By: NWS Wichita
|Record breaking heat and drought of 2012|
Primarily due to a very warm first 7 to 8 months of the year (all sites recorded their warmest spring on record), 2012 went down into the record books as the warmest year on record for both Wichita and Chanute, and the 6th warmest for Salina. By early August, it was looking like summer 2012 was going to give summer 2011 a run for its money, although that ended with the arrival of somewhat cooler temperatures by around August 10th. Much of the Sunflower State recorded a record or near-record warm 2012. In fact, the Nation as a whole experienced a record warm year, even exceeding all of the notoriously hot years of the 1930s and 1950s.
Below is a table summarizing 2012 temperature data for Wichita, Salina and Chanute, along with rankings and normals.
Drought of 2012
The year started out promising for much of the region, with a precipitation surplus through early to mid spring for many locations across the region. In fact, Wichita recorded its 3rd wettest winter on record (winter 2011-2012), tallying 7.29 inches of moisture. Ironically, most of that fell in the liquid form, as relatively warm temperatures held the 2011-2012 season snowfall total to a measly 3 inches. The faucet turned off by mid to late spring though, as high pressure in the mid and upper levels of the atmosphere began to dominate much of Mid-America. This high pressure ridge, much like 2011, dominated through July, resulting in persistent below normal rainfall. Salina recorded its 2nd driest May since 1900, Wichita its 6th driest July since 1888, and Chanute its 11th driest summer since 1894. With the exception of a few months early in the year, most months during 2012 recorded below normal precipitation.
The drought has had a detrimental impact on agriculture and crops across the region. Due to a very dry fall, the winter wheat crop is already suffering. According to the Kansas Agricultural Statistics Service from late November and early December, 25% of the winter wheat across the state was in poor to very poor condition, 46% in fair condition, and only 28% in good condition; only 1% was rated excellent.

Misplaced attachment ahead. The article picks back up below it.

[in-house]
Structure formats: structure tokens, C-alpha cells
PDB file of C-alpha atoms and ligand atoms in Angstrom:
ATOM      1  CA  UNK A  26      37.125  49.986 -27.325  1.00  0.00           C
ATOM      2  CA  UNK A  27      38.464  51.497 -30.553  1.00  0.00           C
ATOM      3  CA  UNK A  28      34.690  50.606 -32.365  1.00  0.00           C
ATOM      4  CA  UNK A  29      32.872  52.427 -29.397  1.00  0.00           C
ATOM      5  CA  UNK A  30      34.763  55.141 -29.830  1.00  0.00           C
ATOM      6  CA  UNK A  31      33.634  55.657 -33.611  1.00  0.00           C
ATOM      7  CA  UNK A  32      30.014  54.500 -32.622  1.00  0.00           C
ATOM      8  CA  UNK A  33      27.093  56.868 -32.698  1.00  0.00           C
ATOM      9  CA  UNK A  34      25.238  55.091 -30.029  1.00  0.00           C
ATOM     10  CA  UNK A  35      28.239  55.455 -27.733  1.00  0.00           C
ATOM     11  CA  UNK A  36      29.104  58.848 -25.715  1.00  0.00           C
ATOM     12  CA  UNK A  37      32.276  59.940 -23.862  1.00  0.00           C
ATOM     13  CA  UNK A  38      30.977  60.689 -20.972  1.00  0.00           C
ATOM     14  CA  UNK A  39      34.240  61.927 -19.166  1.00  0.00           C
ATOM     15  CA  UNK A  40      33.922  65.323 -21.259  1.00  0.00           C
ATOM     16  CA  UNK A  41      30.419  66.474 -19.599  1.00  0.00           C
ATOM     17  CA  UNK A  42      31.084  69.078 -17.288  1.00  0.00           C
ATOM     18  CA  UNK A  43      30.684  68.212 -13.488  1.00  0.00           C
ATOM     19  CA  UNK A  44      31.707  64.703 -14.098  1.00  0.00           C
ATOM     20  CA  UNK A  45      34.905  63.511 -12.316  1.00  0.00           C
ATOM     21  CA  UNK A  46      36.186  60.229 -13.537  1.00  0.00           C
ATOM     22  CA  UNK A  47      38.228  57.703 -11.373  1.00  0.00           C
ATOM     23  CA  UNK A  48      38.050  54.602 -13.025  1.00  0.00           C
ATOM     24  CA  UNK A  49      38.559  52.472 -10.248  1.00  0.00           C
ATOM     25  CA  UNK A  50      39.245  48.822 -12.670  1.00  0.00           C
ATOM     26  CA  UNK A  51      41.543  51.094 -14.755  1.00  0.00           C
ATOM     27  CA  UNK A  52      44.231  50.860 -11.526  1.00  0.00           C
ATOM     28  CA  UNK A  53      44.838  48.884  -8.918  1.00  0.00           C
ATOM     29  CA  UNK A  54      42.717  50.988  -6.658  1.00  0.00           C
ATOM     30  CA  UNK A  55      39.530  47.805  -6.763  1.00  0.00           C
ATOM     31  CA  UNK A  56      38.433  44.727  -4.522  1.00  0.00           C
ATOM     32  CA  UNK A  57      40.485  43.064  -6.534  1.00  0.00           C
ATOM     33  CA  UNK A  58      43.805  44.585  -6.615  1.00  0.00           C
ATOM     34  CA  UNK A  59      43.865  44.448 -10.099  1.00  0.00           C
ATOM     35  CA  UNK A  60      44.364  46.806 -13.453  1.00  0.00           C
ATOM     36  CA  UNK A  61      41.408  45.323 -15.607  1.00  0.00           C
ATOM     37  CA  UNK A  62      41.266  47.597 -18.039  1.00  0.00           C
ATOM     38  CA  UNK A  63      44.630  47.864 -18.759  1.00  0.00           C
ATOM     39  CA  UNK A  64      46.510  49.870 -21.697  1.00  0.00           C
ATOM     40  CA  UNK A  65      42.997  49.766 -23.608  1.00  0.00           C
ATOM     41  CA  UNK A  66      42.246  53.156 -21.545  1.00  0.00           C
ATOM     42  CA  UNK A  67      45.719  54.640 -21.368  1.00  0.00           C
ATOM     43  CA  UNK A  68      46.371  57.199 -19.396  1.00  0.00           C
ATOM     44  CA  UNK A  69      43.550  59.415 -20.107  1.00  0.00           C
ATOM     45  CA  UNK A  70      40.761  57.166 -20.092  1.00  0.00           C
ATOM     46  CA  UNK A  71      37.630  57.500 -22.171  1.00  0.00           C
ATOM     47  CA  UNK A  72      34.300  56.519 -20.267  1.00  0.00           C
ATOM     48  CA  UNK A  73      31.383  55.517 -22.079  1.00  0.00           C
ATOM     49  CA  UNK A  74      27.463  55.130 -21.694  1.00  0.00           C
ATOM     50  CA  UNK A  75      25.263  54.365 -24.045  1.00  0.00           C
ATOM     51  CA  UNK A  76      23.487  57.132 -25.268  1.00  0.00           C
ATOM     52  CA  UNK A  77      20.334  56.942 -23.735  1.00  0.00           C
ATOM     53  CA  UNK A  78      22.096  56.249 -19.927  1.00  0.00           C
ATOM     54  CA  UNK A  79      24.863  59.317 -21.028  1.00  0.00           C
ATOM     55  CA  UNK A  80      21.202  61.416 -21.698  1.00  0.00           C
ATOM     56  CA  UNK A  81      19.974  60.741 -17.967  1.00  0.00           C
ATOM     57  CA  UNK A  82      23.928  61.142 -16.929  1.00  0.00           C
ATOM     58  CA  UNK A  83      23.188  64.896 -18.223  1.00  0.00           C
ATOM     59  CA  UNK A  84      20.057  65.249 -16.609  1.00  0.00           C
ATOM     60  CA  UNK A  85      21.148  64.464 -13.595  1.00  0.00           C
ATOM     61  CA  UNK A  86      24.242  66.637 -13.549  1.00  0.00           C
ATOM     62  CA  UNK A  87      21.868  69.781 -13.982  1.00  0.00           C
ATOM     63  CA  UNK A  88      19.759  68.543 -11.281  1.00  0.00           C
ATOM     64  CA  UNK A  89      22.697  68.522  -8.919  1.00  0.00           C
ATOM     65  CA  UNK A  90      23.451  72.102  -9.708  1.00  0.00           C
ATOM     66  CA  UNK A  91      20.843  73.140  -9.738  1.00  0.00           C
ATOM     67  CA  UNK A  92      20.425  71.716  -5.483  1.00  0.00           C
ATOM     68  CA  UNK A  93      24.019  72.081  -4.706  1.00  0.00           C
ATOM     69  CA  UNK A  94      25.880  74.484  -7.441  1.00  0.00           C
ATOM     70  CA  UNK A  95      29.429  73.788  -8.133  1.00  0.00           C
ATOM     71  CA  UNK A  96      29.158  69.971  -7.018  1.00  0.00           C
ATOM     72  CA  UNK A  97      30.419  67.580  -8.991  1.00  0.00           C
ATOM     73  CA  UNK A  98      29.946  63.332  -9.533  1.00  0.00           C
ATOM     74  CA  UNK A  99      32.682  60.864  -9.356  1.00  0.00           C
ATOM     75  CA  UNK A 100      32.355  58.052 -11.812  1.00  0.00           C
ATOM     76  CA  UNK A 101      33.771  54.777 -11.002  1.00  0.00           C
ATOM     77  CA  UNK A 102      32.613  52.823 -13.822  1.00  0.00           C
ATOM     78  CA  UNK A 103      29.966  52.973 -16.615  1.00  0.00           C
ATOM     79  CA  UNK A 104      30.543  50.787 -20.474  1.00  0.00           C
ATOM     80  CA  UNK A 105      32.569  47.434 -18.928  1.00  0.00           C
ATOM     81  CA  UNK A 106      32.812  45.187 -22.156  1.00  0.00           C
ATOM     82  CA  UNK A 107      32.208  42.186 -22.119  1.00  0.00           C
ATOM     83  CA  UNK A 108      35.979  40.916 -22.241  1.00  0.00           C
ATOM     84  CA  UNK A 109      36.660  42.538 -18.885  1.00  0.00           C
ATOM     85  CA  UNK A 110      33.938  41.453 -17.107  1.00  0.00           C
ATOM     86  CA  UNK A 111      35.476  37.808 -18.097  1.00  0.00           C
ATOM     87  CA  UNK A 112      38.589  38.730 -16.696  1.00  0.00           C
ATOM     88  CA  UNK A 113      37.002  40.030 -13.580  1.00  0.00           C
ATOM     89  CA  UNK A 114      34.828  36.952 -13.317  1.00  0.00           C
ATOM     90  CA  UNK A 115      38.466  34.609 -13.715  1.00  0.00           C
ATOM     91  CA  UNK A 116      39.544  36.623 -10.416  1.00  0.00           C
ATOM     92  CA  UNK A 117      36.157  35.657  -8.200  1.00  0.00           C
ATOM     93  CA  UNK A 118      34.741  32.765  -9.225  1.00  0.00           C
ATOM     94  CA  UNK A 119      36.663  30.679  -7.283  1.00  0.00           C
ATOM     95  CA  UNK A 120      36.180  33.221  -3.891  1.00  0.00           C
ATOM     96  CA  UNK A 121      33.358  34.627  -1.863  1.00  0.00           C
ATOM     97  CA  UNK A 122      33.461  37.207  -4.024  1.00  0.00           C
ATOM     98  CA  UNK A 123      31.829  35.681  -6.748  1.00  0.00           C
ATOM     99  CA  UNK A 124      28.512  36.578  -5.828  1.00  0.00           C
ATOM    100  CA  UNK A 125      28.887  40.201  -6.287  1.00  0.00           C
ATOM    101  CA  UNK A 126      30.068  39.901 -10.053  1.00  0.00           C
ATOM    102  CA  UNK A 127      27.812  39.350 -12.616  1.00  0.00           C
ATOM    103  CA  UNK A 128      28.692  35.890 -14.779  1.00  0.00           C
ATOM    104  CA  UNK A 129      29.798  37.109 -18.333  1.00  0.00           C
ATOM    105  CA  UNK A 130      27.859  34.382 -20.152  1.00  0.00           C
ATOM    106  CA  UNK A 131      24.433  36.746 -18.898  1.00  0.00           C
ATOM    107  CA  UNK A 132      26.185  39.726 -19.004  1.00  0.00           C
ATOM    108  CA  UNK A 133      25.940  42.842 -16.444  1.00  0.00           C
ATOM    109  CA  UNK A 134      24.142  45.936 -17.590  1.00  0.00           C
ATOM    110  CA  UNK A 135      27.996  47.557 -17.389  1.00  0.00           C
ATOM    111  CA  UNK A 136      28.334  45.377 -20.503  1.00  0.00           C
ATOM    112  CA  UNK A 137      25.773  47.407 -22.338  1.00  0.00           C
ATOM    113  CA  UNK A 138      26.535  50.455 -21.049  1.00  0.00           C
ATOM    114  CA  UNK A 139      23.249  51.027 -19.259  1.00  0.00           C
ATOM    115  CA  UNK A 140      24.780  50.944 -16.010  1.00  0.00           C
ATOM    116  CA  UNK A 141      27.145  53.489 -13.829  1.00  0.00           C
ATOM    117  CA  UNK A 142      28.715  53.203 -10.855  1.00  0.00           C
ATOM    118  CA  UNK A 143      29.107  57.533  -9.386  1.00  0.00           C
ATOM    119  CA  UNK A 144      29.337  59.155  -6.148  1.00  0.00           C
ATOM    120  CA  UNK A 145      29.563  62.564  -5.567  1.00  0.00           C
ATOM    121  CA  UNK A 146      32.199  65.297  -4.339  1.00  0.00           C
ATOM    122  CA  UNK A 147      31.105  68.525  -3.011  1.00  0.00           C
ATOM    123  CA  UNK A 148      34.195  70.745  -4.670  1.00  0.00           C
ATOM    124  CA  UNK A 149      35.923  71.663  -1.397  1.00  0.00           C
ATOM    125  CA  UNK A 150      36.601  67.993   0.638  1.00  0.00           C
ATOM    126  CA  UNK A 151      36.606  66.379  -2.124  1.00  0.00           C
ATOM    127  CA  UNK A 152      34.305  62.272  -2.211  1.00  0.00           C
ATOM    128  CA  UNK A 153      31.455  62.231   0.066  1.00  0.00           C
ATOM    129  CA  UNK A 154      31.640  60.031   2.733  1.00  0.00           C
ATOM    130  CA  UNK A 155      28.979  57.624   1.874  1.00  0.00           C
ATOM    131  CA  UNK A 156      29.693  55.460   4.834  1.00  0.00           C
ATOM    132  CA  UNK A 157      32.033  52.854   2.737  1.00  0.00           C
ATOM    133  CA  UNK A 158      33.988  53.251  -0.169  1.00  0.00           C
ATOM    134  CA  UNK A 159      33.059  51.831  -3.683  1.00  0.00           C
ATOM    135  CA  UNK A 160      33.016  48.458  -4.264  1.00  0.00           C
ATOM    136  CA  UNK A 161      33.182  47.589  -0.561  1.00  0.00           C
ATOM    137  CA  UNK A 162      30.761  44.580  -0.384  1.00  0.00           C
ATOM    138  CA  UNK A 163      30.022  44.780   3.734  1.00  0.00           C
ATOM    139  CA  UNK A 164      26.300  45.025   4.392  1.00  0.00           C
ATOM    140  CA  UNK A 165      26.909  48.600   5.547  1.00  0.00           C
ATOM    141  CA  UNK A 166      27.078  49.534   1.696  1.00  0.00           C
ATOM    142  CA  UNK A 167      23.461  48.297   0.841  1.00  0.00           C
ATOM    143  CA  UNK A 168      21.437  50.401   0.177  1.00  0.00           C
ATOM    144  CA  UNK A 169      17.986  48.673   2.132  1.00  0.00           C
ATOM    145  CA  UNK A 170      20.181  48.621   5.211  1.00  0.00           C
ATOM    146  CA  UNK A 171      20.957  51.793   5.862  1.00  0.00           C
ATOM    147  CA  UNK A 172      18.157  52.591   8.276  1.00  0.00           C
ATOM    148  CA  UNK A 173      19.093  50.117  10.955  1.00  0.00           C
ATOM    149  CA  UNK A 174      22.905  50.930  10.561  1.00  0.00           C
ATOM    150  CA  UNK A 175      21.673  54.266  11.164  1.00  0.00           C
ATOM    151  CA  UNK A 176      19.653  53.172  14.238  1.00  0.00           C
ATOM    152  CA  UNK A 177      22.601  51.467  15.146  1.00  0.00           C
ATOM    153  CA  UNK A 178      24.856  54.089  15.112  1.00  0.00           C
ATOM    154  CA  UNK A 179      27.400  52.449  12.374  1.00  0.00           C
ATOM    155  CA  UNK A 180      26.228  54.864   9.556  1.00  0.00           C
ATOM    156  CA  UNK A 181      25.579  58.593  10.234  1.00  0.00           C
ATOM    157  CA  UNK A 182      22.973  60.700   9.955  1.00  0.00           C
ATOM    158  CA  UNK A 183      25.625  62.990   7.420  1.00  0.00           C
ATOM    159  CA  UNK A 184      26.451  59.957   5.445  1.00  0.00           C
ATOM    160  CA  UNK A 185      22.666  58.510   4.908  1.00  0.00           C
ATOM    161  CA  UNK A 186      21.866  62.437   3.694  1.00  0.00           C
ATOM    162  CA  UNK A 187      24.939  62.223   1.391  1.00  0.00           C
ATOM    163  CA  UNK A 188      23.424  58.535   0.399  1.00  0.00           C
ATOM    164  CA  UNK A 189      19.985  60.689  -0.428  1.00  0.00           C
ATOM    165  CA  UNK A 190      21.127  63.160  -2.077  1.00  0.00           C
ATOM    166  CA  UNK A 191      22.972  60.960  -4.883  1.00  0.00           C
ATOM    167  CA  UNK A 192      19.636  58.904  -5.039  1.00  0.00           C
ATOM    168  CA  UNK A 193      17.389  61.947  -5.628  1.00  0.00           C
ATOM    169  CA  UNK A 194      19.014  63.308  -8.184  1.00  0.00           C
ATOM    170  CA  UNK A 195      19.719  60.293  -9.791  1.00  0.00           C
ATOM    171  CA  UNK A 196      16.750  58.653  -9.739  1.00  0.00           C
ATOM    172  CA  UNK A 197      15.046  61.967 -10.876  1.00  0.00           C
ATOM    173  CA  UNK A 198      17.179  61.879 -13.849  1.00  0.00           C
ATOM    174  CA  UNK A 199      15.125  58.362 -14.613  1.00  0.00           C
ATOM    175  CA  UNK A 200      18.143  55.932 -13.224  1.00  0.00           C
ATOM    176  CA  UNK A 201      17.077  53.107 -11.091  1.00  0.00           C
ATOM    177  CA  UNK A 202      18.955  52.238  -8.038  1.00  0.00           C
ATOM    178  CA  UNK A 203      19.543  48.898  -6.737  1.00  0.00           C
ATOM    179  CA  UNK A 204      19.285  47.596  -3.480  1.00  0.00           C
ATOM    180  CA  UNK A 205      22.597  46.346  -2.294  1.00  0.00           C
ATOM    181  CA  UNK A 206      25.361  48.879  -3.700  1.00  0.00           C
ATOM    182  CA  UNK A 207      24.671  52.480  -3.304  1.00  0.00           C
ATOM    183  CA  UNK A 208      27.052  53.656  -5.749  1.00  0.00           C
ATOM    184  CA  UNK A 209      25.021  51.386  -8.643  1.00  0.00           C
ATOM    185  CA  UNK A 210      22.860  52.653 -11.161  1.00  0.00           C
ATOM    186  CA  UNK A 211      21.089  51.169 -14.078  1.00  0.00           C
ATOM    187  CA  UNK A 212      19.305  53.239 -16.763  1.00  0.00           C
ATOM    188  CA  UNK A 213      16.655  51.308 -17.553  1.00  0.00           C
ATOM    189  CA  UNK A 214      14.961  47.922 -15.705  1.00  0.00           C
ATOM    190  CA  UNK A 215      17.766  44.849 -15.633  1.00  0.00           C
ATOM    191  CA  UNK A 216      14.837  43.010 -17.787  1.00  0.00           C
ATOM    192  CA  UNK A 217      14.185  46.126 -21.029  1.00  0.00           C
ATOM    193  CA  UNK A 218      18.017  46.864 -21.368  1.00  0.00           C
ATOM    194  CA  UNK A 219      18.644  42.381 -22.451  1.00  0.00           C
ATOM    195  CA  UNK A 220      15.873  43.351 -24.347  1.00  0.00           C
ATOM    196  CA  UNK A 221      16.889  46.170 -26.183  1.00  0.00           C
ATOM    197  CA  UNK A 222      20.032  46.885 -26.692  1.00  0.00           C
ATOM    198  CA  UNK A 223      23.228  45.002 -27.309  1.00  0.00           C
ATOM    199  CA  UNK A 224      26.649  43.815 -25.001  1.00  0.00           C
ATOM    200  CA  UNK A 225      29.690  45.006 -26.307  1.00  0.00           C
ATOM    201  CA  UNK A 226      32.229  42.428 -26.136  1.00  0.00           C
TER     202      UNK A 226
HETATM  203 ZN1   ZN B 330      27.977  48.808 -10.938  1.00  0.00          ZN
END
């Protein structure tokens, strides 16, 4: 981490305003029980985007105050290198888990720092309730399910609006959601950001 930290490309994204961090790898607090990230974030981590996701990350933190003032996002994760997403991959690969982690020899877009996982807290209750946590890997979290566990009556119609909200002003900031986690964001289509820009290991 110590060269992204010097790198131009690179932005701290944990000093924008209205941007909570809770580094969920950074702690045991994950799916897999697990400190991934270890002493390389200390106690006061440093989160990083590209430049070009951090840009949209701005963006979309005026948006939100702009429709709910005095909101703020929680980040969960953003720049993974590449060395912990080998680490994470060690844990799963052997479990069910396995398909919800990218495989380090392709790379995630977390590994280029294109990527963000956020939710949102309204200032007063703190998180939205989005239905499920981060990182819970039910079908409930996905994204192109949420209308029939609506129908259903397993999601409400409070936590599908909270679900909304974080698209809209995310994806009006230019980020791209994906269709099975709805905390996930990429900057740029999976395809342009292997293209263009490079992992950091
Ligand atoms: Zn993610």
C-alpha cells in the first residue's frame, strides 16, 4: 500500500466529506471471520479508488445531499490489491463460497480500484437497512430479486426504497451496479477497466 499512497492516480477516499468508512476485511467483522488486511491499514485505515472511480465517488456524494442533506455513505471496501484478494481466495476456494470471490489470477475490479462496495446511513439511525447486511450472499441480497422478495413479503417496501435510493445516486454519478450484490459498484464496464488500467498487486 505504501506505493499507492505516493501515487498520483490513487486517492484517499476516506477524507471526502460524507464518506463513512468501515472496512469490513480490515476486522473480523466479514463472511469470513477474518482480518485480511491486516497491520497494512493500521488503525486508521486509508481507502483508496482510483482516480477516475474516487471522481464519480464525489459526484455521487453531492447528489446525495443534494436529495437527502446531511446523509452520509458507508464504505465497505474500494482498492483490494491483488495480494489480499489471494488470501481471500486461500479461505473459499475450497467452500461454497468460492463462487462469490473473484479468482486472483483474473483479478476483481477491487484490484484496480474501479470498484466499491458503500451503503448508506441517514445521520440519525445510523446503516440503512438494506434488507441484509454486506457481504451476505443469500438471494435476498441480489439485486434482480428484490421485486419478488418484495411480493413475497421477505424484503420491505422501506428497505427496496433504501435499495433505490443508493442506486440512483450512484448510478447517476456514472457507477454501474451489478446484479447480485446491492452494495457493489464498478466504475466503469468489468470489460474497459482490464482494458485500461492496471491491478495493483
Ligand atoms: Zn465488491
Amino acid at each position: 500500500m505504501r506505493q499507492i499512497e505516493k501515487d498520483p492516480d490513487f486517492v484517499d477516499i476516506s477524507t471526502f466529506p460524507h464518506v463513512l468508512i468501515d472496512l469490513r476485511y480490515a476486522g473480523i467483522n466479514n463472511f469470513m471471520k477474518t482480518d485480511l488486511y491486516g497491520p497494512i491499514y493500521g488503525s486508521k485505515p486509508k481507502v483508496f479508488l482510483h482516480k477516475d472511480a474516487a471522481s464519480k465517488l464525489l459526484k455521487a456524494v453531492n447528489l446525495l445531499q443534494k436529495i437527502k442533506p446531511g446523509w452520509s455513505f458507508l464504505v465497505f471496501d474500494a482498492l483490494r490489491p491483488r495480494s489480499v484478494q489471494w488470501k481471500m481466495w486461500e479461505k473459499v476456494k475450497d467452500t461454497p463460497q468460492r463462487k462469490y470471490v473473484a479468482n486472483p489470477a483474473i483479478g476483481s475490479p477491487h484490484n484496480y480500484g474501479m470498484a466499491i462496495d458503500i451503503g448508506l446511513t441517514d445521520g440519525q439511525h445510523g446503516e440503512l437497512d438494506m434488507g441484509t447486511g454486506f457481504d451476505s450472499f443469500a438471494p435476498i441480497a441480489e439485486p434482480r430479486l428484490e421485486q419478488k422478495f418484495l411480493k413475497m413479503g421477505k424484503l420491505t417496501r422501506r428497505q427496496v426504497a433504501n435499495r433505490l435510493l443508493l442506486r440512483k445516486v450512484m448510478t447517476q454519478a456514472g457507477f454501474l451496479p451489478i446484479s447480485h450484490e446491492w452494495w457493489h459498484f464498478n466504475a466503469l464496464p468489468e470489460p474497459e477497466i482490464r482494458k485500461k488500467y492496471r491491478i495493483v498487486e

Of course, livestock suffered terribly. Livestock producers were forced to move their animals off of pasture early because the grass was gone and the water supply was depleted. As of September 10th, farmers and ranchers with cow/calf operations had been feeding hay for a couple of months. They were also forced to either deplete part of their herds or purchase high-priced feed. No doubt, the economic ramifications were significant. Cash flows on almost all livestock operations were severely impacted and in many cases operators with cattle were forced to sell livestock early which, in turn, resulted in less income. Those who held on to their cattle had to buy expensive feed which also resulted in lost revenue. Furthermore, the drought has not only had a negative impact on agriculture and crops, but also has greatly reduced water levels on reservoirs and rivers, with many areas reporting very low and in some cases record low stream flows. This has adversely affected recreational boating.
Below is a table summarizing 2012 precipitation data for Wichita, Salina and Chanute, along with rankings and normals.